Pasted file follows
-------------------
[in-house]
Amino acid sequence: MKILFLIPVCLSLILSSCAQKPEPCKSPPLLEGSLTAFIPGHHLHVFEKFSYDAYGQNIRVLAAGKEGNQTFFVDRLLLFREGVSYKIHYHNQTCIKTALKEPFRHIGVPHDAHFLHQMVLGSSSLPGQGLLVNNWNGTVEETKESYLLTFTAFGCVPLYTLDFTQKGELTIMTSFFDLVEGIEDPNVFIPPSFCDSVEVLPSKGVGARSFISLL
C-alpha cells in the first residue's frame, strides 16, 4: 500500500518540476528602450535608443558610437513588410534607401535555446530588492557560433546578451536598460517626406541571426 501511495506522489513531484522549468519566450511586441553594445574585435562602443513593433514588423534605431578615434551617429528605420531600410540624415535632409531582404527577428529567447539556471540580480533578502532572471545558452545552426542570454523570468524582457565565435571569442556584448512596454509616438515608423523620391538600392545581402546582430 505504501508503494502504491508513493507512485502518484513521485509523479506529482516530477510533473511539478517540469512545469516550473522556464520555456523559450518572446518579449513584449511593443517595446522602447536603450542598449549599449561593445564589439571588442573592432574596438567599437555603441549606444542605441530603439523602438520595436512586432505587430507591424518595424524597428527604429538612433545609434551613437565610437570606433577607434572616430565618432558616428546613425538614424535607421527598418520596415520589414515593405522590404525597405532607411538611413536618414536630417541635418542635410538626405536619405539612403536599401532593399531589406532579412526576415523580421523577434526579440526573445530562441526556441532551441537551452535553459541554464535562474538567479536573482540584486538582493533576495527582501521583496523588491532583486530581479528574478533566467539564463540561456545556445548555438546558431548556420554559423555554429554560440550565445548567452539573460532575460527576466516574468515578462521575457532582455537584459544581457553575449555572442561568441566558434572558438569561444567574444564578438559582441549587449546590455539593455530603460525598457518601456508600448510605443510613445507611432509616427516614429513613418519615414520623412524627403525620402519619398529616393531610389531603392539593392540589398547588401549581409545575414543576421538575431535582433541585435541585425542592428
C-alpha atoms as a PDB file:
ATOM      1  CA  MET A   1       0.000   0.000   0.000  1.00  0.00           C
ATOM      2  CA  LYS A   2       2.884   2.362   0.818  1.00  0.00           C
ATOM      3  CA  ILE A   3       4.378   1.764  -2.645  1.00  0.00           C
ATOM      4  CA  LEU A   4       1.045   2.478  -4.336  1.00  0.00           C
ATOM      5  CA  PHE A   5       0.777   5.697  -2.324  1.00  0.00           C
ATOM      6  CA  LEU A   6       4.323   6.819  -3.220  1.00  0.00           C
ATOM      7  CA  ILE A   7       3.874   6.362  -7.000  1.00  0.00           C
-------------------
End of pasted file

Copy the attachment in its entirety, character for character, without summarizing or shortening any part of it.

[in-house]
Amino acid sequence: MKILFLIPVCLSLILSSCAQKPEPCKSPPLLEGSLTAFIPGHHLHVFEKFSYDAYGQNIRVLAAGKEGNQTFFVDRLLLFREGVSYKIHYHNQTCIKTALKEPFRHIGVPHDAHFLHQMVLGSSSLPGQGLLVNNWNGTVEETKESYLLTFTAFGCVPLYTLDFTQKGELTIMTSFFDLVEGIEDPNVFIPPSFCDSVEVLPSKGVGARSFISLL
C-alpha cells in the first residue's frame, strides 16, 4: 500500500518540476528602450535608443558610437513588410534607401535555446530588492557560433546578451536598460517626406541571426 501511495506522489513531484522549468519566450511586441553594445574585435562602443513593433514588423534605431578615434551617429528605420531600410540624415535632409531582404527577428529567447539556471540580480533578502532572471545558452545552426542570454523570468524582457565565435571569442556584448512596454509616438515608423523620391538600392545581402546582430 505504501508503494502504491508513493507512485502518484513521485509523479506529482516530477510533473511539478517540469512545469516550473522556464520555456523559450518572446518579449513584449511593443517595446522602447536603450542598449549599449561593445564589439571588442573592432574596438567599437555603441549606444542605441530603439523602438520595436512586432505587430507591424518595424524597428527604429538612433545609434551613437565610437570606433577607434572616430565618432558616428546613425538614424535607421527598418520596415520589414515593405522590404525597405532607411538611413536618414536630417541635418542635410538626405536619405539612403536599401532593399531589406532579412526576415523580421523577434526579440526573445530562441526556441532551441537551452535553459541554464535562474538567479536573482540584486538582493533576495527582501521583496523588491532583486530581479528574478533566467539564463540561456545556445548555438546558431548556420554559423555554429554560440550565445548567452539573460532575460527576466516574468515578462521575457532582455537584459544581457553575449555572442561568441566558434572558438569561444567574444564578438559582441549587449546590455539593455530603460525598457518601456508600448510605443510613445507611432509616427516614429513613418519615414520623412524627403525620402519619398529616393531610389531603392539593392540589398547588401549581409545575414543576421538575431535582433541585435541585425542592428
C-alpha atoms as a PDB file:
ATOM      1  CA  MET A   1       0.000   0.000   0.000  1.00  0.00           C
ATOM      2  CA  LYS A   2       2.884   2.362   0.818  1.00  0.00           C
ATOM      3  CA  ILE A   3       4.378   1.764  -2.645  1.00  0.00           C
ATOM      4  CA  LEU A   4       1.045   2.478  -4.336  1.00  0.00           C
ATOM      5  CA  PHE A   5       0.777   5.697  -2.324  1.00  0.00           C
ATOM      6  CA  LEU A   6       4.323   6.819  -3.220  1.00  0.00           C
ATOM      7  CA  ILE A   7       3.874   6.362  -7.000  1.00  0.00           C